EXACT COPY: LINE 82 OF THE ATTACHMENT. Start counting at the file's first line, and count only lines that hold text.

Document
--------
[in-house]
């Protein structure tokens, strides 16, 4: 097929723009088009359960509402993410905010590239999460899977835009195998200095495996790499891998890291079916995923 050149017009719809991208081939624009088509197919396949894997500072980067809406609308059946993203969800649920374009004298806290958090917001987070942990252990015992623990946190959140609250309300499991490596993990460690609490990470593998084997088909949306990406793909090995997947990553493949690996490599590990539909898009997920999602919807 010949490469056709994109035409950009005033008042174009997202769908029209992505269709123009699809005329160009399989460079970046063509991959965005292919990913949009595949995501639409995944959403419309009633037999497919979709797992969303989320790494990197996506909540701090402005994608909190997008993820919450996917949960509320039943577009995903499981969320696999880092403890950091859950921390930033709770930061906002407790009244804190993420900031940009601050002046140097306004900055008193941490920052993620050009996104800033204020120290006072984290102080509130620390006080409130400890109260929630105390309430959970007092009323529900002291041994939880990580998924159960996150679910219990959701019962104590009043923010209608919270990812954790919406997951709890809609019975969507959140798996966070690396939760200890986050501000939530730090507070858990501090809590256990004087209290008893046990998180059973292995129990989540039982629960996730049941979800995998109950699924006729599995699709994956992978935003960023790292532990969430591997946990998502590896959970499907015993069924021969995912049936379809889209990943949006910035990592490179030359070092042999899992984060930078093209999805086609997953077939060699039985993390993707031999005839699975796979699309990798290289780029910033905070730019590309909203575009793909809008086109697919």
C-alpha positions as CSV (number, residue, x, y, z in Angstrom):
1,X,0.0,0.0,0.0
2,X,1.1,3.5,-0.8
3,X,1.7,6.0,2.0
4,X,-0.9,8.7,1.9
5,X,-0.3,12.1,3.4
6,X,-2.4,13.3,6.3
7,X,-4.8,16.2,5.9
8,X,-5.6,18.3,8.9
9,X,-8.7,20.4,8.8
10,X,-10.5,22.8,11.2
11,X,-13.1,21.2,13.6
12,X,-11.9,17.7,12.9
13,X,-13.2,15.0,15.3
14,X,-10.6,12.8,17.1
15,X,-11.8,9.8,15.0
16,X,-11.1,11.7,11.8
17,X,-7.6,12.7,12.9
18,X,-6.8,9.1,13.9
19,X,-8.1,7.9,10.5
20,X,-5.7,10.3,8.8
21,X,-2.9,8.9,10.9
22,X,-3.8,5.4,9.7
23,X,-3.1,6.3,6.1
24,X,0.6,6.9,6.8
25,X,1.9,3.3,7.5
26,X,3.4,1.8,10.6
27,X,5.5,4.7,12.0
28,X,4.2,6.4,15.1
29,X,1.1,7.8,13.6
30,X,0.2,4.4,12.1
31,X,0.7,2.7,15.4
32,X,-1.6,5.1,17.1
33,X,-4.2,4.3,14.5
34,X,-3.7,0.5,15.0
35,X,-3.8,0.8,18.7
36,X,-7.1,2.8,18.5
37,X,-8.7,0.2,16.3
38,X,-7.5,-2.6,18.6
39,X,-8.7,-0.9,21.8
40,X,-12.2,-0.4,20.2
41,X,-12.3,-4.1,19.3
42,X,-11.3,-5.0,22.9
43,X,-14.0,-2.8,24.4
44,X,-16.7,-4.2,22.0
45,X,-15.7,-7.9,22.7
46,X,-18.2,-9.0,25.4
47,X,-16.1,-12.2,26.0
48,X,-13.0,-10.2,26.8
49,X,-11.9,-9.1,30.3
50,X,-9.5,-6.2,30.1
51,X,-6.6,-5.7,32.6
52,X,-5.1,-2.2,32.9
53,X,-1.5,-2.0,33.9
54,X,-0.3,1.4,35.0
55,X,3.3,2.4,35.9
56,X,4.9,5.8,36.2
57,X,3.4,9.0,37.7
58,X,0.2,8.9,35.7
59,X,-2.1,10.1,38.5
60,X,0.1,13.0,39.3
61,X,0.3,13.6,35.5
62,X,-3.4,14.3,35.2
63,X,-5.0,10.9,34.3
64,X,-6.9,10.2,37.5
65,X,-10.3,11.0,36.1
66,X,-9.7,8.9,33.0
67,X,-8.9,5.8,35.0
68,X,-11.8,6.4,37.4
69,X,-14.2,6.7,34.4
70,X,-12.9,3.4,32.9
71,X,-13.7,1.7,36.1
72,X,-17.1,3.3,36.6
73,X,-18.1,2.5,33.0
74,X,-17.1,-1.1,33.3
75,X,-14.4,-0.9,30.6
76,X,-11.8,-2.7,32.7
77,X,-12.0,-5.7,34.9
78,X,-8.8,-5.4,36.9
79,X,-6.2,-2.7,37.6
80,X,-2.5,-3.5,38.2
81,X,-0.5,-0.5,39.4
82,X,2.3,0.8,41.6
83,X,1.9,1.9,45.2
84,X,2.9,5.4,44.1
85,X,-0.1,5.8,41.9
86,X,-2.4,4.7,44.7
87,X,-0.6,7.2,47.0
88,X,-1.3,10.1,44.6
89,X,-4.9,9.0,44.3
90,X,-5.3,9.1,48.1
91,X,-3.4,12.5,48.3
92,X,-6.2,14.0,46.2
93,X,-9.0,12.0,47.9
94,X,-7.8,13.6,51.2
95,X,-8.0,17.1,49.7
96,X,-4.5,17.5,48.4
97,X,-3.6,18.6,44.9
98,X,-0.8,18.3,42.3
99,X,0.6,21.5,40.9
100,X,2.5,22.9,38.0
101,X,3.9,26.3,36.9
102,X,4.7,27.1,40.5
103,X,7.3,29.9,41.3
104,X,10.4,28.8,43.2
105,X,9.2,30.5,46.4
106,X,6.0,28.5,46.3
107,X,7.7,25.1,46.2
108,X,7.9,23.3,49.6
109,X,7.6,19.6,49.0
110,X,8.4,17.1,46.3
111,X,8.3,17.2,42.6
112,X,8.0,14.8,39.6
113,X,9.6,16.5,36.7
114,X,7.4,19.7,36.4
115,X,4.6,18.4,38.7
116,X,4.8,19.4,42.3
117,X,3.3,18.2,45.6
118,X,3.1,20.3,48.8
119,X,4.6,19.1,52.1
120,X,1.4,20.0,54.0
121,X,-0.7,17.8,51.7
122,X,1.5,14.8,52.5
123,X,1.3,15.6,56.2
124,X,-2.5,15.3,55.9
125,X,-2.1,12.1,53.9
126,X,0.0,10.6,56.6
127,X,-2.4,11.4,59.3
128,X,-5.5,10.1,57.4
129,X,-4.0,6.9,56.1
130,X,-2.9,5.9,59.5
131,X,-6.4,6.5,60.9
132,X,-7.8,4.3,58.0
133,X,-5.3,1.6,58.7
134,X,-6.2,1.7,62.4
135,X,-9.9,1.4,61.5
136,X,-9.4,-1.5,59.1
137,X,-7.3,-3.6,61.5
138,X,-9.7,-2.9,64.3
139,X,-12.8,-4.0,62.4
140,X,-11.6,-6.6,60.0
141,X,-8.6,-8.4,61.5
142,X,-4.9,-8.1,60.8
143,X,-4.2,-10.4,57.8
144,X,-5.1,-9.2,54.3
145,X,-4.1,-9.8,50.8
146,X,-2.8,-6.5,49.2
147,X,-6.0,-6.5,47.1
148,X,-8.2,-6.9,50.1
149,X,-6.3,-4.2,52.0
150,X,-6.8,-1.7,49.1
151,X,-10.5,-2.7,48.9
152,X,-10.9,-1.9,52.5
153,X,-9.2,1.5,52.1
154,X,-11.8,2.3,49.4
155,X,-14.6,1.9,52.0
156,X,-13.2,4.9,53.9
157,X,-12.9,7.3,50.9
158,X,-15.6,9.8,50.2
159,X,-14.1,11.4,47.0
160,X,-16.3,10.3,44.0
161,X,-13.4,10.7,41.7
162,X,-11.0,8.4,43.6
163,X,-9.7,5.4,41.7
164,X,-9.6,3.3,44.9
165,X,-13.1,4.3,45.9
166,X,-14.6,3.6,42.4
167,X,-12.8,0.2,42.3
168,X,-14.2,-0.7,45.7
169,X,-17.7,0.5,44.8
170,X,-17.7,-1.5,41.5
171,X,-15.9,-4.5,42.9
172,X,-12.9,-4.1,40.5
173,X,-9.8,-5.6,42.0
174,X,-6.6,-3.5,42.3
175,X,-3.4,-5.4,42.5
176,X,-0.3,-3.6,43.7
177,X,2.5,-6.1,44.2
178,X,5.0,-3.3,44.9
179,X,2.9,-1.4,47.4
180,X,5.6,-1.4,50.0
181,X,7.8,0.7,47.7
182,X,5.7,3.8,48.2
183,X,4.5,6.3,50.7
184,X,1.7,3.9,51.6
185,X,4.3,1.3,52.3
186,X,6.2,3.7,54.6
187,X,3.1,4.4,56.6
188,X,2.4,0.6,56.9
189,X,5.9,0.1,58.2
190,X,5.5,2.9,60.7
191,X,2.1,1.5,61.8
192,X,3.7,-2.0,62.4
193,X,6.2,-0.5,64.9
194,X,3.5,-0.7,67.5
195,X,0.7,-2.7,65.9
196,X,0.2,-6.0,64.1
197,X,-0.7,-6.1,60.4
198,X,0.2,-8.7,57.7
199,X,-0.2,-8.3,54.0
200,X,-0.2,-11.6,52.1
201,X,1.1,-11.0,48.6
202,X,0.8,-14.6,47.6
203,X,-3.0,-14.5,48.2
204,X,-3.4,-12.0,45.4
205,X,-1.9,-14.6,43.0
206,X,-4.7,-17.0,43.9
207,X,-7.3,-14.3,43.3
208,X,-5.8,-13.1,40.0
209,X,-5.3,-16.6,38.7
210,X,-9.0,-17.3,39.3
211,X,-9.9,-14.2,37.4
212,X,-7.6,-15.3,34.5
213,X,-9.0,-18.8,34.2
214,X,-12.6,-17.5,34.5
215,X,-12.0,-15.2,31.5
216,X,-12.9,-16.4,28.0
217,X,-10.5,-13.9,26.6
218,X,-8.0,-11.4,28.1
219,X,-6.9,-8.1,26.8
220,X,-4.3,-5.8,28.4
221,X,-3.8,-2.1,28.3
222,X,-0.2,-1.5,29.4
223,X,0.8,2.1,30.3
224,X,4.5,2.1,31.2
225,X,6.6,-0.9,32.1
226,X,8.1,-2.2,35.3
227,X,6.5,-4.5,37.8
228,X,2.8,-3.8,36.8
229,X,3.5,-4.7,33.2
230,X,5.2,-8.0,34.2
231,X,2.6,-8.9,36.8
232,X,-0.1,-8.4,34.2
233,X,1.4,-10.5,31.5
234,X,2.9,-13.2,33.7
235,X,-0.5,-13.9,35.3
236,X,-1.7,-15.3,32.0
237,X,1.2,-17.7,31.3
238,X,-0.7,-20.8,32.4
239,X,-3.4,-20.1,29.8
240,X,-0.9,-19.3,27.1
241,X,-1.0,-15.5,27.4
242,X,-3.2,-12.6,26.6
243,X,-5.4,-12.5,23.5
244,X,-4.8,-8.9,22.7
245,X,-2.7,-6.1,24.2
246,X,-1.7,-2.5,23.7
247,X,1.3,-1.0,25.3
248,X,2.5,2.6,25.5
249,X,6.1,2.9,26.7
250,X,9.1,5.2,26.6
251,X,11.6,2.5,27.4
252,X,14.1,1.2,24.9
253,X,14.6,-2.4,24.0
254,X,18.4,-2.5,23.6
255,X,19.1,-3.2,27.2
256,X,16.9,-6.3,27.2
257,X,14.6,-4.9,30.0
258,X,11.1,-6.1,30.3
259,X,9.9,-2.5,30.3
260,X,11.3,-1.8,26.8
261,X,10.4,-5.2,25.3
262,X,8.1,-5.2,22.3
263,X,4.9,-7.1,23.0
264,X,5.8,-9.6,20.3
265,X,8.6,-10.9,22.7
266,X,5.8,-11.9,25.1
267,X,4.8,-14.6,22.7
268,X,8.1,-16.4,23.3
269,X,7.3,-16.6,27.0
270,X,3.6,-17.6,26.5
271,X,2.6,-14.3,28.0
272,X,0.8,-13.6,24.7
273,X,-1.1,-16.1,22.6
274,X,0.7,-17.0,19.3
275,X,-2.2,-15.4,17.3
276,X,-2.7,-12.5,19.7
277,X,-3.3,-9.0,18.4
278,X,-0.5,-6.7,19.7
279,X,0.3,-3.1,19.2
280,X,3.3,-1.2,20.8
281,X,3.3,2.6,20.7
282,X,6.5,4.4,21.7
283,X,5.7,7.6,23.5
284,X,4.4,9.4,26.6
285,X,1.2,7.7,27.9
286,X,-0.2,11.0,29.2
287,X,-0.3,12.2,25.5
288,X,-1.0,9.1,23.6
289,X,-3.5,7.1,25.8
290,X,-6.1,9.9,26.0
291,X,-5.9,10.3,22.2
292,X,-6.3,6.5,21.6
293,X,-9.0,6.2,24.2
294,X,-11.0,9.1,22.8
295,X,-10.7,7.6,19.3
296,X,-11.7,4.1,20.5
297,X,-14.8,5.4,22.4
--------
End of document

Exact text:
79,X,-6.2,-2.7,37.6